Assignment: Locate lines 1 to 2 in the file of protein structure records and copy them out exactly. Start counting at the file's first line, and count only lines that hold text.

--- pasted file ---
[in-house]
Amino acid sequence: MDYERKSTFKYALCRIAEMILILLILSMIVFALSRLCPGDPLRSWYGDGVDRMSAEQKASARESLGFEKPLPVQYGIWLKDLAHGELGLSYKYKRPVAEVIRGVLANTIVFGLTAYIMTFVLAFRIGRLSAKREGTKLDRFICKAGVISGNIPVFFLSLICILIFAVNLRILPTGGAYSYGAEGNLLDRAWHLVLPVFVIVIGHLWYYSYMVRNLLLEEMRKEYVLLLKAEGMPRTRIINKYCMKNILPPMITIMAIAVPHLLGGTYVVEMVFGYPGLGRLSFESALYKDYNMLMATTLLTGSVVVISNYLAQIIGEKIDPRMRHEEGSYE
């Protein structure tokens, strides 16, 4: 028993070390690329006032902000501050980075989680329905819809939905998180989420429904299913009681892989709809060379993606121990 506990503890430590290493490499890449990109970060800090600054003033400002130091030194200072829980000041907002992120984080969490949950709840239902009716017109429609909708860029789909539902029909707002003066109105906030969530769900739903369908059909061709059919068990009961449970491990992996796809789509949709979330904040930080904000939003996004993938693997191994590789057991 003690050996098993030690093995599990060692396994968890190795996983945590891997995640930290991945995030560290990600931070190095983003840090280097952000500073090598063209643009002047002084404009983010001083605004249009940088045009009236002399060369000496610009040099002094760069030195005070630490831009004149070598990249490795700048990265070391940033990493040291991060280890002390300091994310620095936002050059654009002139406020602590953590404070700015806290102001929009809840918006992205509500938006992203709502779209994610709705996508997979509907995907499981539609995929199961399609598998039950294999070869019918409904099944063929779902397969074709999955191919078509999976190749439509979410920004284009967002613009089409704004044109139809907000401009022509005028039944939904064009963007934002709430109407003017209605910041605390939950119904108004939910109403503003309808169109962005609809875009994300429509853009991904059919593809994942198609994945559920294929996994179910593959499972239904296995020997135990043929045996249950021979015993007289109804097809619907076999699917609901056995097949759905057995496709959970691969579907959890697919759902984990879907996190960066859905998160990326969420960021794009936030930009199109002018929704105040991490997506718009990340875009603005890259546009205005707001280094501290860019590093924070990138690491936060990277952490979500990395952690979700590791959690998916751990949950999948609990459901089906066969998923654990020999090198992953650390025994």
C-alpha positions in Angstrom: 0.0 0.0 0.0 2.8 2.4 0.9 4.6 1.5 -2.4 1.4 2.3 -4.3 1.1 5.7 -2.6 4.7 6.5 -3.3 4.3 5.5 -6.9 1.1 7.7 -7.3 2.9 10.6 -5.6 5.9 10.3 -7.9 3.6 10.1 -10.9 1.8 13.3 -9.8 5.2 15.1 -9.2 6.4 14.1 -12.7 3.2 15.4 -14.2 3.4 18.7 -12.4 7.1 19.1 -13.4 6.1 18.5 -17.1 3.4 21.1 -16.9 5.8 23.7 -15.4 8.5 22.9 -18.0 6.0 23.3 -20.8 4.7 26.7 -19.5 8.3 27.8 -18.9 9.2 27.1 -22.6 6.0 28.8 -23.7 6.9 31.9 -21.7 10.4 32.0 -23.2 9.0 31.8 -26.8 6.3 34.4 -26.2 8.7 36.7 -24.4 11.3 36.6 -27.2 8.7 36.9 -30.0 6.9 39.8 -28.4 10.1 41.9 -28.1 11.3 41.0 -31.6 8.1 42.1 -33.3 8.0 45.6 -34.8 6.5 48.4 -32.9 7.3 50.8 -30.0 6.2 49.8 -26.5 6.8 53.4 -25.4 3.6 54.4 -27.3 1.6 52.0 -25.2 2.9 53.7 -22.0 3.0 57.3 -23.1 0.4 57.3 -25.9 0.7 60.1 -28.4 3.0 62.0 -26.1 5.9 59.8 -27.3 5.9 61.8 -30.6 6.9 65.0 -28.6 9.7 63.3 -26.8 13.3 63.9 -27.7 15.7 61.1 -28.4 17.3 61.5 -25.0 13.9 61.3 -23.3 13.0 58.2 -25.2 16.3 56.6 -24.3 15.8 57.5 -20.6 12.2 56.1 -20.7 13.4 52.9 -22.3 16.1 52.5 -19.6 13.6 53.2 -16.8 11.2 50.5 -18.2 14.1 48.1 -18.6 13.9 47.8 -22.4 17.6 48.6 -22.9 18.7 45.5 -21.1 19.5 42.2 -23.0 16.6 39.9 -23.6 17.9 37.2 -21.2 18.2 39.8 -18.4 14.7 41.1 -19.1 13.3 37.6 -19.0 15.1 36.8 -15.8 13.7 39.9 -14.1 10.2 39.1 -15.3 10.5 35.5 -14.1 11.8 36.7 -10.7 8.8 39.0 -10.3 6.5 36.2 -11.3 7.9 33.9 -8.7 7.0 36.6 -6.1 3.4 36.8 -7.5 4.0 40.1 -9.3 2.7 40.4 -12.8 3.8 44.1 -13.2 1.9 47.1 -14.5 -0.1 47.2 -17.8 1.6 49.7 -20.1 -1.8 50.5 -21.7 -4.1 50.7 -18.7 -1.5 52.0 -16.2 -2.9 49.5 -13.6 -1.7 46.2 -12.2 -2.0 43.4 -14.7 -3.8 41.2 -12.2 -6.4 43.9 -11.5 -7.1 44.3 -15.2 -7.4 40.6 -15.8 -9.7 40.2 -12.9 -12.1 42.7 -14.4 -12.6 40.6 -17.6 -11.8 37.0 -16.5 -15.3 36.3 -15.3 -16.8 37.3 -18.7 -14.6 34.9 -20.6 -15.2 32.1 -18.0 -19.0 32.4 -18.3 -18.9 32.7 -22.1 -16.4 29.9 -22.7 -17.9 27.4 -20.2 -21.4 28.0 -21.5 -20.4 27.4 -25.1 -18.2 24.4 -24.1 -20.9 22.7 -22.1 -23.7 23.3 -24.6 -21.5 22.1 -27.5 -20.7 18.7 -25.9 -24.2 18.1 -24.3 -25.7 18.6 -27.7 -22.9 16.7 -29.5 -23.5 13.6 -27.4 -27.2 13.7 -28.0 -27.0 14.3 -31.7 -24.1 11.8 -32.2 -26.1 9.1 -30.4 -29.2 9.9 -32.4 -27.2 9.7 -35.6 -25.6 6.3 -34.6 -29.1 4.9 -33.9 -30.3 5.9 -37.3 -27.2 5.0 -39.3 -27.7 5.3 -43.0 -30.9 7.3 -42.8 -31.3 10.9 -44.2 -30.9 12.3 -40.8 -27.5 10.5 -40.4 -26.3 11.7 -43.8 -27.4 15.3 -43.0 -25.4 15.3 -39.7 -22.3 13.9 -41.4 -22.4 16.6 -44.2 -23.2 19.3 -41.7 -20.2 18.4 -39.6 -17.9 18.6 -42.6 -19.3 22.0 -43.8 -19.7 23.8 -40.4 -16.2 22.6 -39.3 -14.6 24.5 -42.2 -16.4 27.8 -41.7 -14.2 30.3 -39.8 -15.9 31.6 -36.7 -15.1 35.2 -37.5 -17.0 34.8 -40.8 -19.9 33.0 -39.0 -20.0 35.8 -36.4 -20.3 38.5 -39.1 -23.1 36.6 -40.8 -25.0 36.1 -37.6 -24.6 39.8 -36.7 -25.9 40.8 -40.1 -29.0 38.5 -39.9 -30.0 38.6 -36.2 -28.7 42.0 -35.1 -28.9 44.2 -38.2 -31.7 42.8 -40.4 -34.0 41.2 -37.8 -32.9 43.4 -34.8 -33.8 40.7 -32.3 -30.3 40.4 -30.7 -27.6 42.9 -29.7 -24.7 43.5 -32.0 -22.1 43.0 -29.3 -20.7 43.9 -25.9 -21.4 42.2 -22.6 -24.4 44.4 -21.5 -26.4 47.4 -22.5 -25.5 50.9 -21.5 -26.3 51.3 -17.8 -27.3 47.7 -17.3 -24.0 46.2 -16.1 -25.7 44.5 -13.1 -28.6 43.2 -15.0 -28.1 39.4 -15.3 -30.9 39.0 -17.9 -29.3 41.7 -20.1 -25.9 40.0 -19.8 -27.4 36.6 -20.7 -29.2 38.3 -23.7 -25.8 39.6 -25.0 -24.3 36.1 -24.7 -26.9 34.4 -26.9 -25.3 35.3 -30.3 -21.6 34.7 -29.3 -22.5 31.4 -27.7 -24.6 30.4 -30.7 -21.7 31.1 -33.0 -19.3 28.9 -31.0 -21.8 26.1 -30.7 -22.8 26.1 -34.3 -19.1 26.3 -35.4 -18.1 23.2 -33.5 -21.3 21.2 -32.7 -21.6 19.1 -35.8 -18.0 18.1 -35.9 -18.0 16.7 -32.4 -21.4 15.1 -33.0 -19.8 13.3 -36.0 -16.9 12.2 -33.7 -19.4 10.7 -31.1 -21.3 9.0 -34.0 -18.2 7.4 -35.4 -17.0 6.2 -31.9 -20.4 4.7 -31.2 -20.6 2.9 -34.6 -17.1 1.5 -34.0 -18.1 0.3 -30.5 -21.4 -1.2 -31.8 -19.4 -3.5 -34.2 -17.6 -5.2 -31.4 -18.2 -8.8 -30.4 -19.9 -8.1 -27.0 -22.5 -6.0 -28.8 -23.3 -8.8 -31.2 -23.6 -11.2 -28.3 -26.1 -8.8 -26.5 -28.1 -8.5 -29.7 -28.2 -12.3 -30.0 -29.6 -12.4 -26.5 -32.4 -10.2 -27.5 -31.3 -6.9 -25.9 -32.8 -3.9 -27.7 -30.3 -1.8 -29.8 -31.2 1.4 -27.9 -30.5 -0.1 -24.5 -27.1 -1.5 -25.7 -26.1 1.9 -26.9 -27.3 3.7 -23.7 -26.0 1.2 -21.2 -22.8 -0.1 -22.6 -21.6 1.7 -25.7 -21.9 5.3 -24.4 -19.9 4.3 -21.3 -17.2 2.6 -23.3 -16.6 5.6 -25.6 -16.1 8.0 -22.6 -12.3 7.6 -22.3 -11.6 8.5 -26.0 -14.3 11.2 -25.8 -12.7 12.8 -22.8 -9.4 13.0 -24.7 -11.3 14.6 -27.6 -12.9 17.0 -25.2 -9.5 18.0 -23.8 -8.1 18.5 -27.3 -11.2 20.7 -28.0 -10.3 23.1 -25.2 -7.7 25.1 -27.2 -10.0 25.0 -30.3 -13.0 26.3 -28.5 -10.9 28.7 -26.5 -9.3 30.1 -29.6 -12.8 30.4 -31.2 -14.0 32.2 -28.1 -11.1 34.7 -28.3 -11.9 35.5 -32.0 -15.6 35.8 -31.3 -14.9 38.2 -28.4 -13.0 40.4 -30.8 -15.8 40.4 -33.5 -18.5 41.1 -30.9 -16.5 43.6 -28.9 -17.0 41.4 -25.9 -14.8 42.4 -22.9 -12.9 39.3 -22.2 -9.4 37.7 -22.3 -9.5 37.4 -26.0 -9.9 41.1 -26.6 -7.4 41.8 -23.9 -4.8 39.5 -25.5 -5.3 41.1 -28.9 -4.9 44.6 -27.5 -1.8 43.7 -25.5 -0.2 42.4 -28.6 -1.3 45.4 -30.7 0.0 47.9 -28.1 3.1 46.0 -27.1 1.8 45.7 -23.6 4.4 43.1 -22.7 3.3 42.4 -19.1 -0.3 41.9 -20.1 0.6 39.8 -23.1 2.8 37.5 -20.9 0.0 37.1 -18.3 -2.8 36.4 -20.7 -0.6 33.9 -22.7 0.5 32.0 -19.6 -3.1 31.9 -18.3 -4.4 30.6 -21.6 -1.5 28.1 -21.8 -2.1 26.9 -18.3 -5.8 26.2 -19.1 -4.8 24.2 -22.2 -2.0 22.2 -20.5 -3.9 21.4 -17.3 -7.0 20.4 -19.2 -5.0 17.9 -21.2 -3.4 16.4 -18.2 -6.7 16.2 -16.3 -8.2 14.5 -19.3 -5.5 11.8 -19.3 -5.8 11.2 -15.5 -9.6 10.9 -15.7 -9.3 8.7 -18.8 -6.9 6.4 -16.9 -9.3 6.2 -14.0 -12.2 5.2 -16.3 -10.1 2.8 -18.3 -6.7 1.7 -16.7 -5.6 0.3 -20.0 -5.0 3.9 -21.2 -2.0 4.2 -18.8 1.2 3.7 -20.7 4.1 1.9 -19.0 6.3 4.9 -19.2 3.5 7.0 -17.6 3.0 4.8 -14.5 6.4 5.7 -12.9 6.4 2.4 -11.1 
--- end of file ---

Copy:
[in-house]
Amino acid sequence: MDYERKSTFKYALCRIAEMILILLILSMIVFALSRLCPGDPLRSWYGDGVDRMSAEQKASARESLGFEKPLPVQYGIWLKDLAHGELGLSYKYKRPVAEVIRGVLANTIVFGLTAYIMTFVLAFRIGRLSAKREGTKLDRFICKAGVISGNIPVFFLSLICILIFAVNLRILPTGGAYSYGAEGNLLDRAWHLVLPVFVIVIGHLWYYSYMVRNLLLEEMRKEYVLLLKAEGMPRTRIINKYCMKNILPPMITIMAIAVPHLLGGTYVVEMVFGYPGLGRLSFESALYKDYNMLMATTLLTGSVVVISNYLAQIIGEKIDPRMRHEEGSYE